Instead of going into Fama’s main work, I thought I will point out Fama’s quackery on national accounts and flow of funds – which economists are supposed to know but is rarely the case.

In an article from 2009, Bailouts and Stimulus Plans, Fama again puts down fiscal policy in a rather comical way. Fama starts with the sectoral balances identity:

There is an identity in macroeconomics. It says that in any given year private investment must equal the sum of private savings, corporate savings (retained earnings), and government savings (the government surplus, which is more likely negative, that is, a deficit),

PI = PS + CS + GS   (1)

In a global economy the quantities in the equation are global. This means the equation need not hold in a particular country, but it must hold in the world as a whole.

There is so much muddle to start the analysis. The above is incorrect to start with because “private savings” automatically includes corporate savings. Perhaps this error is a typo but going through his analysis doesn’t support the hypothesis that he even knows the equation right. Incidentally government saving is not government surplus in standard terminology. He seems to think these are equal.

Another error in the above equation is that the left hand side should include government investment as well.

Anyway …

Fama continues:

Government bailouts and stimulus plans seem attractive when there are idle resources – unemployment. Unfortunately, bailouts and stimulus plans are not a cure. The problem is simple: bailouts and stimulus plans are funded by issuing more government debt. (The money must come from somewhere!) The added debt absorbs savings that would otherwise go to private investment.

There are so many incorrect things with this. First, there is a reverse causality in the saving/investment identity. Investment creates saving. Second, Fama seems to think that government deficit reduces private saving but the identity itself is suggestive of another interpretation. If I write it as (in the context of a closed economy):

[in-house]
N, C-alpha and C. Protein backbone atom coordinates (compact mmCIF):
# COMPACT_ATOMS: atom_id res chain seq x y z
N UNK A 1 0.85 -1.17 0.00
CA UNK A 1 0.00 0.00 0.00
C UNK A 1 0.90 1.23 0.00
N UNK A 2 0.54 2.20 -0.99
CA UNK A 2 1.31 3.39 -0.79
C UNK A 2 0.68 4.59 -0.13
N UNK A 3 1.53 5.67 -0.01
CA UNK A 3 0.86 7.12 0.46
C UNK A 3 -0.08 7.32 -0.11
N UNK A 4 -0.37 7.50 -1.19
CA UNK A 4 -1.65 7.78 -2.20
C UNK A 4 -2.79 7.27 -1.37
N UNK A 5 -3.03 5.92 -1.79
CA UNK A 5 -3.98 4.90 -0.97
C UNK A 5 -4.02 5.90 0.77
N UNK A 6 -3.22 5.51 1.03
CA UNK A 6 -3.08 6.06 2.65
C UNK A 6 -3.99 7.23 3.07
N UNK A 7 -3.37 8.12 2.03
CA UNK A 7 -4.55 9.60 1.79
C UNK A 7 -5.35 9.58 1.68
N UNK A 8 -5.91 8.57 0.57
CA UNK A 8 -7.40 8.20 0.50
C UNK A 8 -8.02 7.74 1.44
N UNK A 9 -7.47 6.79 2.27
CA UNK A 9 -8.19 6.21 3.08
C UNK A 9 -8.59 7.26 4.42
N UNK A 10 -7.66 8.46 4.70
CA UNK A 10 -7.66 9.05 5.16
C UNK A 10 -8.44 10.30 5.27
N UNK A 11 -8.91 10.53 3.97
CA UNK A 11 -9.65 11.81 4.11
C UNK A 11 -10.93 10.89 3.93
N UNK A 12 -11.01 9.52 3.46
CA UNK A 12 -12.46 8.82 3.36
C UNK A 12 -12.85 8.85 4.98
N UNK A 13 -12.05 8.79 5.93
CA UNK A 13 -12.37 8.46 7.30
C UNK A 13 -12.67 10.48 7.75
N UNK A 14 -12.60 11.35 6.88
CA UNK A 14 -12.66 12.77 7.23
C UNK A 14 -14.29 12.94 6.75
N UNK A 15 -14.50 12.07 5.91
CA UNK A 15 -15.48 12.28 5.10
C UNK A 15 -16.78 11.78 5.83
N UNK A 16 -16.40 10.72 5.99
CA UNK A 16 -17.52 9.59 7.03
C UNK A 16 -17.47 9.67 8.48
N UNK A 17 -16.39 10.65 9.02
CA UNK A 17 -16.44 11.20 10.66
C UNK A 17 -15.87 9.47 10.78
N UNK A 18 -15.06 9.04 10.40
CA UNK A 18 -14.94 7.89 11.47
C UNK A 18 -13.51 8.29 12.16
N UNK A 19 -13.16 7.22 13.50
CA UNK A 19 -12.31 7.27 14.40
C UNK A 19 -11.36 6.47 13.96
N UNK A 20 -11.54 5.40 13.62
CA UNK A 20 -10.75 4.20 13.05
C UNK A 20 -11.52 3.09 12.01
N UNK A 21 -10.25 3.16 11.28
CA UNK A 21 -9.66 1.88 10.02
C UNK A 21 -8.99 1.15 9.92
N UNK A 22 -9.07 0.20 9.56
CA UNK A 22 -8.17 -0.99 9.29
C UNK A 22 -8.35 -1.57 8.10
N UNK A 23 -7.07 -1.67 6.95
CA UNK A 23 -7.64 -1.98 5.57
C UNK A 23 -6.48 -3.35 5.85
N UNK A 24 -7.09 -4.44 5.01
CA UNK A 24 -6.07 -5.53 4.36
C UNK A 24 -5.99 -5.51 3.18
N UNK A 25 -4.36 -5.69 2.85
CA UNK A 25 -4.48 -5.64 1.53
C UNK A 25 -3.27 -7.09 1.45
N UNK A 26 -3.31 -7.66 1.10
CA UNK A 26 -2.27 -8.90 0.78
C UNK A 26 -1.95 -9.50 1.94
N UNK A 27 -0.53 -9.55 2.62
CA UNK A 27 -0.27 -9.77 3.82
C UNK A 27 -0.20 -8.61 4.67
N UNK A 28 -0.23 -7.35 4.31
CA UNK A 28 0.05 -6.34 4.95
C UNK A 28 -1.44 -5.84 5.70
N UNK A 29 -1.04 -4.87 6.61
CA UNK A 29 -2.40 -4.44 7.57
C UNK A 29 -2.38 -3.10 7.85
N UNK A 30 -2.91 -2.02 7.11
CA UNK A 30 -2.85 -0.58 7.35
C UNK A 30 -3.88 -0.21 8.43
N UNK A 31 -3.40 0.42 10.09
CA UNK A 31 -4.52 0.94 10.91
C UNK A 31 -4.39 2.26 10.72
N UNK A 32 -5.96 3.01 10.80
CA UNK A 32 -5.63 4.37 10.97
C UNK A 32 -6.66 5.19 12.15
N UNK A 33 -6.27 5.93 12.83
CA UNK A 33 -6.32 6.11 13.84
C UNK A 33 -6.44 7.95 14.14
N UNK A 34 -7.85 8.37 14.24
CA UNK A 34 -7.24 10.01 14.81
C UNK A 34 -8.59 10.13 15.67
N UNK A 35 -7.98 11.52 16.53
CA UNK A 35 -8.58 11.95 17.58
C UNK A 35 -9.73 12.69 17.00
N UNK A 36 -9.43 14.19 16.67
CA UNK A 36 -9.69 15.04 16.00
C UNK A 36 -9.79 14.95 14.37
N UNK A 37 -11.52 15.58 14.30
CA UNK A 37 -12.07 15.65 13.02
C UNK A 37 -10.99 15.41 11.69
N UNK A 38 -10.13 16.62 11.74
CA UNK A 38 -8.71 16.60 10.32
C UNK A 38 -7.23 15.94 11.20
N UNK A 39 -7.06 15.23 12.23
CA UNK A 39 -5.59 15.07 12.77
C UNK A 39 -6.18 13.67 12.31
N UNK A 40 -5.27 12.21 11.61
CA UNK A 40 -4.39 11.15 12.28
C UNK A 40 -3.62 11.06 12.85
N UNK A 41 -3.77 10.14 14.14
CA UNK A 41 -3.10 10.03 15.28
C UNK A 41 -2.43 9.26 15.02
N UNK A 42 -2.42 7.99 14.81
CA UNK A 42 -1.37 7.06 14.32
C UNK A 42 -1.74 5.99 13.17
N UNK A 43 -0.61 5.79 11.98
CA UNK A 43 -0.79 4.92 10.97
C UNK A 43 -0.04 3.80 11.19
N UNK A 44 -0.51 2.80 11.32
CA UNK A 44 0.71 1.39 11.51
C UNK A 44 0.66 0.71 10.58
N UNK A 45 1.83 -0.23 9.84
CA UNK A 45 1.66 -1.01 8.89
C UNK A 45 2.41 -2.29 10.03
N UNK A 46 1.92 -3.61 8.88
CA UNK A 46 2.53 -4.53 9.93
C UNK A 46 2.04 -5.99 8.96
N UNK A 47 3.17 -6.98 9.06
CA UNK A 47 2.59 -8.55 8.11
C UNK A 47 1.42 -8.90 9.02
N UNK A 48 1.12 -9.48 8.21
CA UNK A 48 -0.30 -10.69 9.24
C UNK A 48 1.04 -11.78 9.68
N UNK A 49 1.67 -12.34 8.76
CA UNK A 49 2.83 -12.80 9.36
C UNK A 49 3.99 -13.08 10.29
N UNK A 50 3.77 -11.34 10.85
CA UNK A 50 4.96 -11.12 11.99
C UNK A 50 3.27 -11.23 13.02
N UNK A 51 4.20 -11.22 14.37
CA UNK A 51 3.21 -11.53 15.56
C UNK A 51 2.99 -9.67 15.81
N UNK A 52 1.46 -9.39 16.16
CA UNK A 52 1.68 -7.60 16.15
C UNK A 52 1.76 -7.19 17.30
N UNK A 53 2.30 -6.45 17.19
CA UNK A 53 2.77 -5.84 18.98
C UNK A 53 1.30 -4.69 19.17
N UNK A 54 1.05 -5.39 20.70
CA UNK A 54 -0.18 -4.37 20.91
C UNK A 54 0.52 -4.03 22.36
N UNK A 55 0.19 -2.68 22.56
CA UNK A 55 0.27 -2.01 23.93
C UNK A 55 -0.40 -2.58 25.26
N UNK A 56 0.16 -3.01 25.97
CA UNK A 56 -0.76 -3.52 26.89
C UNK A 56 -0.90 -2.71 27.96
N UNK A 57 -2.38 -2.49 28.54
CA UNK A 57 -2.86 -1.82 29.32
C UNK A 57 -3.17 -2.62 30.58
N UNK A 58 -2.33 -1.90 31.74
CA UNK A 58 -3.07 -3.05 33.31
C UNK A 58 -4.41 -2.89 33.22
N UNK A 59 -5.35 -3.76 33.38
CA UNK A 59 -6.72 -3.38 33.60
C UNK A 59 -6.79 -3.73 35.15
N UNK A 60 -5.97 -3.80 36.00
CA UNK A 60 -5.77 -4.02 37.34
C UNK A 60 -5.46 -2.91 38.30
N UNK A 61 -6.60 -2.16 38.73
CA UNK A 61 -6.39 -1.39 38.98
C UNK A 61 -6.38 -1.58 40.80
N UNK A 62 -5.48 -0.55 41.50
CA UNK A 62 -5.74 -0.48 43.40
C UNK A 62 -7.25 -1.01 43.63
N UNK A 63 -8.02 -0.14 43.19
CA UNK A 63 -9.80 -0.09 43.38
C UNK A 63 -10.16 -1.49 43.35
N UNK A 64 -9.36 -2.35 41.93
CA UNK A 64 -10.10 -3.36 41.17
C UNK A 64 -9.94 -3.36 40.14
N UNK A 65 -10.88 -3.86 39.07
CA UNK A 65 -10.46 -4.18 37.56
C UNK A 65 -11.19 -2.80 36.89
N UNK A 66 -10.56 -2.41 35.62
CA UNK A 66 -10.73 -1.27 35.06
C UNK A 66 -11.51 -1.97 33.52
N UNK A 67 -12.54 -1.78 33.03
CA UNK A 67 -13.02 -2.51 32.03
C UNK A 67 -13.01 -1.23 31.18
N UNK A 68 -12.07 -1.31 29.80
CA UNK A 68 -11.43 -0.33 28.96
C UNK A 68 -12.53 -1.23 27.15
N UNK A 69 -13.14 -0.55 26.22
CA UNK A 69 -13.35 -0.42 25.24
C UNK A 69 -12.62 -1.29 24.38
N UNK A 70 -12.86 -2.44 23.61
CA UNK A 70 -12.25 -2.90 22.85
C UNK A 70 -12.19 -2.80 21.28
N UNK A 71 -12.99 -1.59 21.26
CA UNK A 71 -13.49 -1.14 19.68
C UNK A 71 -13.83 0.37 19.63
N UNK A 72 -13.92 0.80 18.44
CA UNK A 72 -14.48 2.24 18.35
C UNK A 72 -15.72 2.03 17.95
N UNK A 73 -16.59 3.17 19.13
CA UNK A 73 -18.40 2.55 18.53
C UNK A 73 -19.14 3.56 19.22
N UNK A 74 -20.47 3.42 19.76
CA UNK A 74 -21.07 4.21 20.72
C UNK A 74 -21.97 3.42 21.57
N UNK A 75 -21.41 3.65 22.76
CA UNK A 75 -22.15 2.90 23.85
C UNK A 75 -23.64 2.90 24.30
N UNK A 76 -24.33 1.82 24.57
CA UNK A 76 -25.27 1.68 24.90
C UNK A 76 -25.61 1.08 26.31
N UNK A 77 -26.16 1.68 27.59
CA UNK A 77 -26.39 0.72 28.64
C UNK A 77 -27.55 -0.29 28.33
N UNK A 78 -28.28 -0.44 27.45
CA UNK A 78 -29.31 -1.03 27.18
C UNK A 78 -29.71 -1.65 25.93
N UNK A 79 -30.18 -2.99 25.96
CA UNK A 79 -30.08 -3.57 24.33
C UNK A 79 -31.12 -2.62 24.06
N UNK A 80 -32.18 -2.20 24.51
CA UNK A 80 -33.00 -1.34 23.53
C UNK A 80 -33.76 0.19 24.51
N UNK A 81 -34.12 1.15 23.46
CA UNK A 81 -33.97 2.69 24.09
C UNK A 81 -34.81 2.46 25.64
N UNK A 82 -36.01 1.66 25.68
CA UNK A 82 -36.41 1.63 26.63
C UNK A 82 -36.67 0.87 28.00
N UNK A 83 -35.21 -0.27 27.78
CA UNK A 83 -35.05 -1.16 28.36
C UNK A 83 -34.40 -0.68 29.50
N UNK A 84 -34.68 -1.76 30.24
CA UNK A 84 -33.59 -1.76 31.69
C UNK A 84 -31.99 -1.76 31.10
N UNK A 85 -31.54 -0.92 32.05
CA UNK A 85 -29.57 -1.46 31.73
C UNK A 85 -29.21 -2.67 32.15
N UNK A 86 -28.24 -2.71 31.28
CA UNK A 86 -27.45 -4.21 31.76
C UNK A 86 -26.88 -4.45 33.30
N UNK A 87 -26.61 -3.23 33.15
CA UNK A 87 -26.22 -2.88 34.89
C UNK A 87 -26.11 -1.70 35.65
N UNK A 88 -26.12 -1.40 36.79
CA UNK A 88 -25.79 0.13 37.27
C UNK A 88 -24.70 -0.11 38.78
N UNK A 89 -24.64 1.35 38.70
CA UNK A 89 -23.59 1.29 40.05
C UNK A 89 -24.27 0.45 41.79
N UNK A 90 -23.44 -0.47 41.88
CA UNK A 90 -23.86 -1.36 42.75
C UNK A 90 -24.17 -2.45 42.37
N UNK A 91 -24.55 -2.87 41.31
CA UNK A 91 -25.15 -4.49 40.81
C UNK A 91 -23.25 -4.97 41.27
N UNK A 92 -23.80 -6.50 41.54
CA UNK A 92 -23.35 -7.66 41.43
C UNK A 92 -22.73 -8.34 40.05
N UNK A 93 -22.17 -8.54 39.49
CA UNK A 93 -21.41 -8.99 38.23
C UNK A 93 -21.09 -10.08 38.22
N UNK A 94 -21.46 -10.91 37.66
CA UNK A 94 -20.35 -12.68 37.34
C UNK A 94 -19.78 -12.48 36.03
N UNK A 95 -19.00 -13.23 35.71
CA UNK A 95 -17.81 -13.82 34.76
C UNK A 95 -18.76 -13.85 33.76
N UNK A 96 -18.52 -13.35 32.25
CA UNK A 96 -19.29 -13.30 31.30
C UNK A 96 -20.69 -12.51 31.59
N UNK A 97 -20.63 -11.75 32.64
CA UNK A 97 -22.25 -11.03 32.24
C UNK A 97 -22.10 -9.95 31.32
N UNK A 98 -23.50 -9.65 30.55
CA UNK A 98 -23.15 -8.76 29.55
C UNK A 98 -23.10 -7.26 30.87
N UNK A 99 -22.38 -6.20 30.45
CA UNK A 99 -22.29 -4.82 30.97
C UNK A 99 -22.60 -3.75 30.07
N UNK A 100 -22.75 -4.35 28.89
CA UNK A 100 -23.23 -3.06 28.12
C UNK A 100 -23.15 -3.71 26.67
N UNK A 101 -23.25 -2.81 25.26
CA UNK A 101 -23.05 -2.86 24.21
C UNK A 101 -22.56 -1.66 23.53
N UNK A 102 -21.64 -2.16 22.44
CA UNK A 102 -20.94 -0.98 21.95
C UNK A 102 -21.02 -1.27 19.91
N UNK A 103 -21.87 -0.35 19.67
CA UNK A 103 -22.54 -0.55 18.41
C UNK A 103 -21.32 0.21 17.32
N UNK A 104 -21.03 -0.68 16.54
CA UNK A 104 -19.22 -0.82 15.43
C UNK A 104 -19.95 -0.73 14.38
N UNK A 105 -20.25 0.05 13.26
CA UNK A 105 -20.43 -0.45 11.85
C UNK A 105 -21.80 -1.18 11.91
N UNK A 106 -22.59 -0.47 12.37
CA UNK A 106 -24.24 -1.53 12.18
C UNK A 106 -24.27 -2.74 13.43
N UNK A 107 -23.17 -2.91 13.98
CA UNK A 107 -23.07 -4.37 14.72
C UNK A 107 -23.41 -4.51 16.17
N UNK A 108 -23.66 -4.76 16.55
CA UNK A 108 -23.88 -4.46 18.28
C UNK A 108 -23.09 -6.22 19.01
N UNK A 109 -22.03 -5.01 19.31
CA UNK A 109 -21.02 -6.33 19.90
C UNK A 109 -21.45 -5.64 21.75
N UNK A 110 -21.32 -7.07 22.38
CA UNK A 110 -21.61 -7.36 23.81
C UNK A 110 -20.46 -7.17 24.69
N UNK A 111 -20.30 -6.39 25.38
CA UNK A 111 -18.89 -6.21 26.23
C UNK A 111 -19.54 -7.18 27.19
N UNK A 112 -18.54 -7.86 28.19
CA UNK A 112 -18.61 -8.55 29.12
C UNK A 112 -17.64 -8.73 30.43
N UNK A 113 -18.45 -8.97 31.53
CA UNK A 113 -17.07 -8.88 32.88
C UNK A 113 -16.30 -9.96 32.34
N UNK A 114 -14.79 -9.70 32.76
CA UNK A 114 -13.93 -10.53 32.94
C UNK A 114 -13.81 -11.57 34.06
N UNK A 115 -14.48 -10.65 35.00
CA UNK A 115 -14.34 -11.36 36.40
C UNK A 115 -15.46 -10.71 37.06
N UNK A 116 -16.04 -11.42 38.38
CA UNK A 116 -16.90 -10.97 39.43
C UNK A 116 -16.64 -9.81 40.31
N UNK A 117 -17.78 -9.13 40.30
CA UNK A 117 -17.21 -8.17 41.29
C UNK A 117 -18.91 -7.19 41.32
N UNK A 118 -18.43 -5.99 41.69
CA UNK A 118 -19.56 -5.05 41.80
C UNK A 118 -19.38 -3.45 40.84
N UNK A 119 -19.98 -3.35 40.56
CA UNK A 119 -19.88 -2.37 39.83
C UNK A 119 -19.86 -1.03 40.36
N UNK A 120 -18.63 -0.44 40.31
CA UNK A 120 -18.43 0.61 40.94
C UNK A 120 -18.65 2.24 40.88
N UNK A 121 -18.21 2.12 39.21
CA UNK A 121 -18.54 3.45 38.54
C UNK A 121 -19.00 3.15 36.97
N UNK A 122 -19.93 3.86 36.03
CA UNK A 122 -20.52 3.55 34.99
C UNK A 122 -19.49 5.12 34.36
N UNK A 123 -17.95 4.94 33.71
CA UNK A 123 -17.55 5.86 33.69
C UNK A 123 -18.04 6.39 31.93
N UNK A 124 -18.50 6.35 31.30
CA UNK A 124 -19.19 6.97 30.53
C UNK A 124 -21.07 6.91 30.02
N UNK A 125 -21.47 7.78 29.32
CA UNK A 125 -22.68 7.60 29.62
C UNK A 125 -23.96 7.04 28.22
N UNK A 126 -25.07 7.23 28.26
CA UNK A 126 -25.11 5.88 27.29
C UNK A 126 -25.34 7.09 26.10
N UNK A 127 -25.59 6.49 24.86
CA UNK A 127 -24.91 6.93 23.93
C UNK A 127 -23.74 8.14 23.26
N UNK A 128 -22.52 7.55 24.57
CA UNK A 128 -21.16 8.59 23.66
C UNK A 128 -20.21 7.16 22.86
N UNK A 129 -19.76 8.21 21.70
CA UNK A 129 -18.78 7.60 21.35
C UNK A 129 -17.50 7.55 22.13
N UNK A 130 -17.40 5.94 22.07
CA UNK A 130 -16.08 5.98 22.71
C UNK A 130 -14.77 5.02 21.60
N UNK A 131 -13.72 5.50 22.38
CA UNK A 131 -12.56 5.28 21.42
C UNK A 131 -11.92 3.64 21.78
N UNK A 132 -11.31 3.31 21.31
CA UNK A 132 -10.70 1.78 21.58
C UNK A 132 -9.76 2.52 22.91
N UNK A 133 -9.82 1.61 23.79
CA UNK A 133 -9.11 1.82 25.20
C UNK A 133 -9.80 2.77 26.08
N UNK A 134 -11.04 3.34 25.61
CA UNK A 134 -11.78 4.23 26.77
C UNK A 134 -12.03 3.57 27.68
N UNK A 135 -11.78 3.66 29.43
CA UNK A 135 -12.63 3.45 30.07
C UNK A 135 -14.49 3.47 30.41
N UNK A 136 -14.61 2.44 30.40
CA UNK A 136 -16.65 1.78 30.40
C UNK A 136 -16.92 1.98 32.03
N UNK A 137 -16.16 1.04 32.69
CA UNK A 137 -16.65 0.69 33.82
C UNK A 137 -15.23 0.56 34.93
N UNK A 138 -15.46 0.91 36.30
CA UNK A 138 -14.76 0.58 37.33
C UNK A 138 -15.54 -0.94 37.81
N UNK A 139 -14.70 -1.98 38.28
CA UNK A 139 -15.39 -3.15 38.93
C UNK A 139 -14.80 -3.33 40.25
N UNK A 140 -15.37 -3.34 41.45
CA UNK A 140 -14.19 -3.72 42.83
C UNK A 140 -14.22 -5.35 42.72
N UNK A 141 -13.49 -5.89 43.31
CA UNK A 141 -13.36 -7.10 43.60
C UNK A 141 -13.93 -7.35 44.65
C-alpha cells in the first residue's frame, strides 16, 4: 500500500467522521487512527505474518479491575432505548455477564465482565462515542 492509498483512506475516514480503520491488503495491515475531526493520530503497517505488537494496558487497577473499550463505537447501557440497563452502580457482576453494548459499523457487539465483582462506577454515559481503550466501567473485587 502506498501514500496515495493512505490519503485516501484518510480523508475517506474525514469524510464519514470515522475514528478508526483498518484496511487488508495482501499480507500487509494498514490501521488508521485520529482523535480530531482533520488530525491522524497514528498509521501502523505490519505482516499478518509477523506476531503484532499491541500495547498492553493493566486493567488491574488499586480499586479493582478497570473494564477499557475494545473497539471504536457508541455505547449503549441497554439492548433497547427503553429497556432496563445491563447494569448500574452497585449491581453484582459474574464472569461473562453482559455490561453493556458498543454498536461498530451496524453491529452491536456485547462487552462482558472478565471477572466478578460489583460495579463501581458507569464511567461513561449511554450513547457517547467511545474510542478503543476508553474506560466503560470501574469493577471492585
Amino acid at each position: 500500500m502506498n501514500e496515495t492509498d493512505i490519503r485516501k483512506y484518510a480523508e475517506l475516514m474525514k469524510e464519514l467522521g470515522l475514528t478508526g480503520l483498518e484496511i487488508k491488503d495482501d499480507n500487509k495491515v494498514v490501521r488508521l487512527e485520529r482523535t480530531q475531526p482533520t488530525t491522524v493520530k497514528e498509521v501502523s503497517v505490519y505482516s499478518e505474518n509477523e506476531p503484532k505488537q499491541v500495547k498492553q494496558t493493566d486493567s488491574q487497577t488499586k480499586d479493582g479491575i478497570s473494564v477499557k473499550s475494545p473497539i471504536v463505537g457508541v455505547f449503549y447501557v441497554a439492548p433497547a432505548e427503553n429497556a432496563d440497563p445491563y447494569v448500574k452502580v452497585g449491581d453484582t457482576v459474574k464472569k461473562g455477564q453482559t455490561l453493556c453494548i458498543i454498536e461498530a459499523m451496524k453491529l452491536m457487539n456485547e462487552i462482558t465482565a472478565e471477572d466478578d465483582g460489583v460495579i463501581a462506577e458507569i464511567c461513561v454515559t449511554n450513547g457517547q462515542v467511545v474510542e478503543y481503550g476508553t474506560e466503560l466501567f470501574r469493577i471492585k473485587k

S = I + G – T

where S is the private saving, I is private investment and G and T are government expenditure and tax receipts, respectively. It then becomes clear that government deficit – instead of reducing private saving, creates private saving.

Even more worrisome is his statement “the money must be somewhere” – as if the stock of money is an exogenously fixed quantity. A fiscal expansion (meaning higher governmen expenditure and/or decrease of tax rate) can increase the stock of money in two ways. First is direct – if there is a government deficit with the fiscal expansion and banks purchase a fraction of government debt, the stock of money increases. The second is via a rise in domestic demand which will lead to higher borrowing by the private sector from banks thereby increasing the money stock. Of course there are other effects too via the non-bank private sector asset allocation decisions etc.

Not going in much details for now as I write a lot about it and in any case there is Post-Keynesian monetary economics on this. My aim was to show how an economics Nobel Prize winner is clueless about basic economics! The prize is to be awarded to people who have made great contributions to society but we have an example of someone – Fama – who pushes fiscal contraction with clueless analysis of national accounts.